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Whatever I do, I cannot get this code to echo $done.

Here is an excerpt from my code that I just cannot get to work for the life of me. I have tried it five different ways, but nothing is working. My only conclusion is that it doesn't work because of UNION.

Is there a way around this? Or is this even the problem?

$query01 = "SELECT COUNT(DISTINCT report) AS ip 
                FROM reports 
                    WHERE country =  '".$country."' 
                    AND YEAR(date) = '2011' 
                    AND MONTH(date) = '".$i."' AND 
                    status ='IP' 
        UNION
            SELECT COUNT(DISTINCT report) AS done 
                FROM reports 
                    WHERE country =  '".$country."' 
                    AND YEAR(date) = '2011' 
                    AND MONTH(date) = '".$i."' 
                    AND status ='DONE'";

$result01 = mysql_query($query01);

while ($row01 = mysql_fetch_array($result01)) {
    $ip = $row01['ip'];
    $done = $row01['done'];
    $all = $ip + $done;

    if($all>0){
        echo "<td>".$ip.":".$done."</td>";
    }

    else{
        echo "<td>-</td>";
    }

}
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1  
UNION merges two selects together, it doesn't "join" them. In this case, a UNION would provide only 1 column. –  thetaiko Jul 27 '11 at 17:25
    
You are assuming they are two columns on the same row, but actually they are two rows. The first row contains ip and the second contains done. –  Jacob Jul 27 '11 at 17:25
    
Looking back at this, it seems I am confusing columns and rows. Thank you for all your help, friends. –  Cayetano Gonçalves Jul 27 '11 at 19:02

4 Answers 4

up vote 2 down vote accepted

I guess you are trying to get the ip and done as two columns of each row in which case UNION is not the right choice for the query you have.

Try this:

    $query01 = "SELECT a.ip, b.done 
  FROM 
    (
    SELECT COUNT(DISTINCT report) AS ip 
                    FROM reports 
                        WHERE country =  '".$country."' 
                        AND YEAR(date) = '2011' 
                        AND MONTH(date) = '".$i."' AND 
                        status ='IP' 
        ) a,
        (
                SELECT COUNT(DISTINCT report) AS done 
                    FROM reports 
                        WHERE country =  '".$country."' 
                        AND YEAR(date) = '2011' 
                        AND MONTH(date) = '".$i."' 
                        AND status ='DONE'
        ) b";

    $result01 = mysql_query($query01);

    while ($row01 = mysql_fetch_array($result01)) {
        $ip = $row01['ip'];
        $done = $row01['done'];
        $all = $ip + $done;

        if($all>0){
            echo "<td>".$ip.":".$done."</td>";
        }

        else{
            echo "<td>-</td>";
        }

    }
share|improve this answer
    
Yeah this one worked perfectly. Thanks so much for your clarification! –  Cayetano Gonçalves Jul 27 '11 at 17:37

Your UNION is unioning two queries that have different columns: one of them has a single column named ip, the other has one named done. It's possible that MySQL is returning a result set with the column named ip because that is the first name it encounters for this column. The values of the done column are concatenated to the values of the ip column, but the column already has the name ip. There is no column named done. Maybe try:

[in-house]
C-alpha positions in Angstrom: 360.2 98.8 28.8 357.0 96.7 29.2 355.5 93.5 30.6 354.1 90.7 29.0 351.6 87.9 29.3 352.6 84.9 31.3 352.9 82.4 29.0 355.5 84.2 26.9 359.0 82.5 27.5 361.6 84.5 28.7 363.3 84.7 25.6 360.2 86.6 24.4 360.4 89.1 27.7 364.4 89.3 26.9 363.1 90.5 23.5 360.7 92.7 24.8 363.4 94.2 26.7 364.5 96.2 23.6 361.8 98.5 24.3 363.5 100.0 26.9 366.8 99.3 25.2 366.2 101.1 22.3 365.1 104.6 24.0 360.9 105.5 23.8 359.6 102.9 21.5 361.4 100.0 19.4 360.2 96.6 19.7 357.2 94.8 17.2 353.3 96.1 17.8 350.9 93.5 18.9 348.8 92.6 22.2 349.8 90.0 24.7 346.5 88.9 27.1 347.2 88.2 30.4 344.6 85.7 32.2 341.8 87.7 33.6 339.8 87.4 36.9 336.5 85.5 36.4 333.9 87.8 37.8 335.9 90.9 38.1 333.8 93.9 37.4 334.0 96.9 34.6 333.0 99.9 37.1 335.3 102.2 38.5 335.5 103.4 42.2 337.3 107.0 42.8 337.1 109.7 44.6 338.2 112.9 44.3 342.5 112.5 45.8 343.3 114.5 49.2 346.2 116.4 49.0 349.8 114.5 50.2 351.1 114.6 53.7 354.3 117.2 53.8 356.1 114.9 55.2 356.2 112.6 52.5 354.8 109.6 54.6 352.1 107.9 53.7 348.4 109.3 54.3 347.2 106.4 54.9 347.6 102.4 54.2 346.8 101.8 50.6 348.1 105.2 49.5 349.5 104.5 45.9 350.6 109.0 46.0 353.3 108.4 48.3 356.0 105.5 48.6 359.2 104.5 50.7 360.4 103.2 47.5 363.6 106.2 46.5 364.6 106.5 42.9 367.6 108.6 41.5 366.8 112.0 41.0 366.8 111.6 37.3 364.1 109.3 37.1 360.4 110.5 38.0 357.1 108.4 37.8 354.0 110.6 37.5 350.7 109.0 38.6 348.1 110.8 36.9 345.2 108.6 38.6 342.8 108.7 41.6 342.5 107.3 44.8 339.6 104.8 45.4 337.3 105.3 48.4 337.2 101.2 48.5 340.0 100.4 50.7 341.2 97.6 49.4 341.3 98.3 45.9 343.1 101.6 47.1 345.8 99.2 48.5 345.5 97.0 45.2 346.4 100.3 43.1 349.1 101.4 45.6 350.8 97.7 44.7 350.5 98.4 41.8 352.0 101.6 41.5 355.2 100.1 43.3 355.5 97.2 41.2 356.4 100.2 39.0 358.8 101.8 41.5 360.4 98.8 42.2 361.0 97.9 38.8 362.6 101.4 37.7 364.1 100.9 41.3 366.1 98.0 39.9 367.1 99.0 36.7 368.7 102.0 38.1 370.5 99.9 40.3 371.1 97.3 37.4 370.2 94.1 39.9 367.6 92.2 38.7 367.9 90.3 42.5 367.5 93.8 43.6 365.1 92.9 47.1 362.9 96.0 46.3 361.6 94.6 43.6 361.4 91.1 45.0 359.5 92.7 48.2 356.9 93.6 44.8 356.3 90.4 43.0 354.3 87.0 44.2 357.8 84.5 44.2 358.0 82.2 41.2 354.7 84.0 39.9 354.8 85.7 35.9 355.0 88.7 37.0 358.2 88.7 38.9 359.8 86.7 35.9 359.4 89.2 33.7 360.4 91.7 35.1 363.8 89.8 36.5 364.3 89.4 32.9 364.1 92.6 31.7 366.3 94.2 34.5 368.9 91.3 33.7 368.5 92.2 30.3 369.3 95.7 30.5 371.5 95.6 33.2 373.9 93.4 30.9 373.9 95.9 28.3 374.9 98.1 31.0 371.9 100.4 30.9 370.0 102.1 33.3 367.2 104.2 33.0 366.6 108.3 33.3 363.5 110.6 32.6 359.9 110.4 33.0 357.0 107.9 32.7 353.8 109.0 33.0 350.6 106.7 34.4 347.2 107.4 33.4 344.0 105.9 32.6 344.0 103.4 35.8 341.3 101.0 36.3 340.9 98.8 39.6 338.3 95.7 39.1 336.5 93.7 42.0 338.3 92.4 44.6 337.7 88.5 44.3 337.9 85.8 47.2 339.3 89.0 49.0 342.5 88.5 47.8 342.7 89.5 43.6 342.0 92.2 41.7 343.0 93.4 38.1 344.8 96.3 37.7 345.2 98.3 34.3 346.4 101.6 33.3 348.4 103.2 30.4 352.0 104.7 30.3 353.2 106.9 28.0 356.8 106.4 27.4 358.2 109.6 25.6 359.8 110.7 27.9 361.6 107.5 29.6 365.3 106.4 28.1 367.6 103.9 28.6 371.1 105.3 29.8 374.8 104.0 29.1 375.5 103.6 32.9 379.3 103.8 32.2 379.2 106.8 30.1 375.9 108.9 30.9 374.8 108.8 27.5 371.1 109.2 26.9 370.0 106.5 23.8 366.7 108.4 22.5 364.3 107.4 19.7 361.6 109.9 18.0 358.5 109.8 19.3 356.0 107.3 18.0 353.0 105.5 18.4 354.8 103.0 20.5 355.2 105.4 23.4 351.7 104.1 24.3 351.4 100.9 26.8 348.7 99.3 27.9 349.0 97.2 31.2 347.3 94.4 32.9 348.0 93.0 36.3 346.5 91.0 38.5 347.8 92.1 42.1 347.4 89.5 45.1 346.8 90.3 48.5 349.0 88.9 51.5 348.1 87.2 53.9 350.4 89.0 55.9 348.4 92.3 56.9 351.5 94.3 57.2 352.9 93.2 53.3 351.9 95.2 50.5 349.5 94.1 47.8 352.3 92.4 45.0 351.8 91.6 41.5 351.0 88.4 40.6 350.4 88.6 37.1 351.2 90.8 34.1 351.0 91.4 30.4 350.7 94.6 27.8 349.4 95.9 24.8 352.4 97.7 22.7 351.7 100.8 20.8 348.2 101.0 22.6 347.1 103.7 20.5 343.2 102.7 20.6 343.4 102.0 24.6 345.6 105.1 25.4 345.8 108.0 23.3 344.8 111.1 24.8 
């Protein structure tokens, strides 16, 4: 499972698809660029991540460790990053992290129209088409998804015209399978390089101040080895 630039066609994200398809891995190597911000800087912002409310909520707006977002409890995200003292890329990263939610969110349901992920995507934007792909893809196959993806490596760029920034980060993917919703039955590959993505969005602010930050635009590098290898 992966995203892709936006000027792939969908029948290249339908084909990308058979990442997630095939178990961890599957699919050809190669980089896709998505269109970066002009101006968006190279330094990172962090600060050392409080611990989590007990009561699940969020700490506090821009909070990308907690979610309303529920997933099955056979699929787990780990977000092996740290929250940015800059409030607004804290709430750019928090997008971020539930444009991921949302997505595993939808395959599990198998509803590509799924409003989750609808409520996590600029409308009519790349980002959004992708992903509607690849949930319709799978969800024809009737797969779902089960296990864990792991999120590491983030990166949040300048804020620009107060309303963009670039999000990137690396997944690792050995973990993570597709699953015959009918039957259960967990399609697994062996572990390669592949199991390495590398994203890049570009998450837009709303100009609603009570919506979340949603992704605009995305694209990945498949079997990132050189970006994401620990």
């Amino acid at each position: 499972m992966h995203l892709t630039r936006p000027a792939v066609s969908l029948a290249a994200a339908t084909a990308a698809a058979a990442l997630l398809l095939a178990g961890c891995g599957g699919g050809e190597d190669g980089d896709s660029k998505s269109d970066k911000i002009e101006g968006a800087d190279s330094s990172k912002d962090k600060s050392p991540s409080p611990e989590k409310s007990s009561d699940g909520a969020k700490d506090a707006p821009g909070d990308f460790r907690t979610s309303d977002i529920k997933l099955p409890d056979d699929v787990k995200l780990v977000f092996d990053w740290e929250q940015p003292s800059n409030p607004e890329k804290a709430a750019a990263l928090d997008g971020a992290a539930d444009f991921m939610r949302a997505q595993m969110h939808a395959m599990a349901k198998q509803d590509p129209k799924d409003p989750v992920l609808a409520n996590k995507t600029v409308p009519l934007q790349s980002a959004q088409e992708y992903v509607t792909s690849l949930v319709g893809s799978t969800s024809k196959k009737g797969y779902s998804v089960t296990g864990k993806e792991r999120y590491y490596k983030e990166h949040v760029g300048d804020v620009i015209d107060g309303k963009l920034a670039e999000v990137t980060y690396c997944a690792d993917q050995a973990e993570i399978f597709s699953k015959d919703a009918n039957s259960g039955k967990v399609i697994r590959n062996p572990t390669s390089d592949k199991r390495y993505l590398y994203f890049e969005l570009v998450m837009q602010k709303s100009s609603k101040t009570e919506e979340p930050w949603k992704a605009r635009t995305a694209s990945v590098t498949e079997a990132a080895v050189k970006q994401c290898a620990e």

$query01 = "SELECT COUNT(DISTINCT report) AS report_count, 'ip' as indicator 
                FROM reports 
                    WHERE country =  '".$country."' 
                    AND YEAR(date) = '2011' 
                    AND MONTH(date) = '".$i."' AND 
                    status ='IP' 
        UNION
            SELECT COUNT(DISTINCT report) AS report_count, 'done' as indicator 
                FROM reports 
                    WHERE country =  '".$country."' 
                    AND YEAR(date) = '2011' 
                    AND MONTH(date) = '".$i."' 
                    AND status ='DONE'";

Now both of the queries have the same columns, you can choose to print the row where indicator = 'done'.

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When you do a union query, the number of columns in each component have to match (yours do), and the aliases in the FIRST query issued will be how the column names will be returned to the client (your script). In your case, you'll only ever have an ip column - there will never be a done column.

if you need to distinguish where each row in the results came from (which component query issued that), you can create a virtual column to indicate source:

SELECT 'ip' as src, COUNT(...) as cnt
UNION
SELECT 'done' as src, COUNT...) as cnt

so now you'll have two columns being returned, and can access them as $row['src'] and $row['cnt'].

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Things you need to understand about UNION:

  • UNION appends rows together, it doesn't put them side-by-side as columns.
  • The column names are determined by the first query in the UNION, and can't change. So your column will be named ip, and the name done you define in your second query is ignored.

I'd recommend using GROUP BY for this query instead of UNION. Then process the results by row. Here's an example (untested):

$query01 = "SELECT status, COUNT(DISTINCT report) AS c
            FROM reports 
            WHERE country = '{$country}' 
              AND date between '2011-{$i}-01' AND '2011-{$i}-32' 
              AND status IN ('IP','DONE')
            GROUP BY status";

$result01 = mysql_query($query01);

$status_count = array("IP"=>0, "DONE"=>0);
while ($row01 = mysql_fetch_array($result01)) {
    $status_count[ $row01["status"] ] = $row01["c"];
}

if (array_sum($status_count) > 0) {
    echo "<td>{$status_count["IP"]}:{$status_count["DONE"]}</td>";
}

else {
    echo "<td>-</td>";
}
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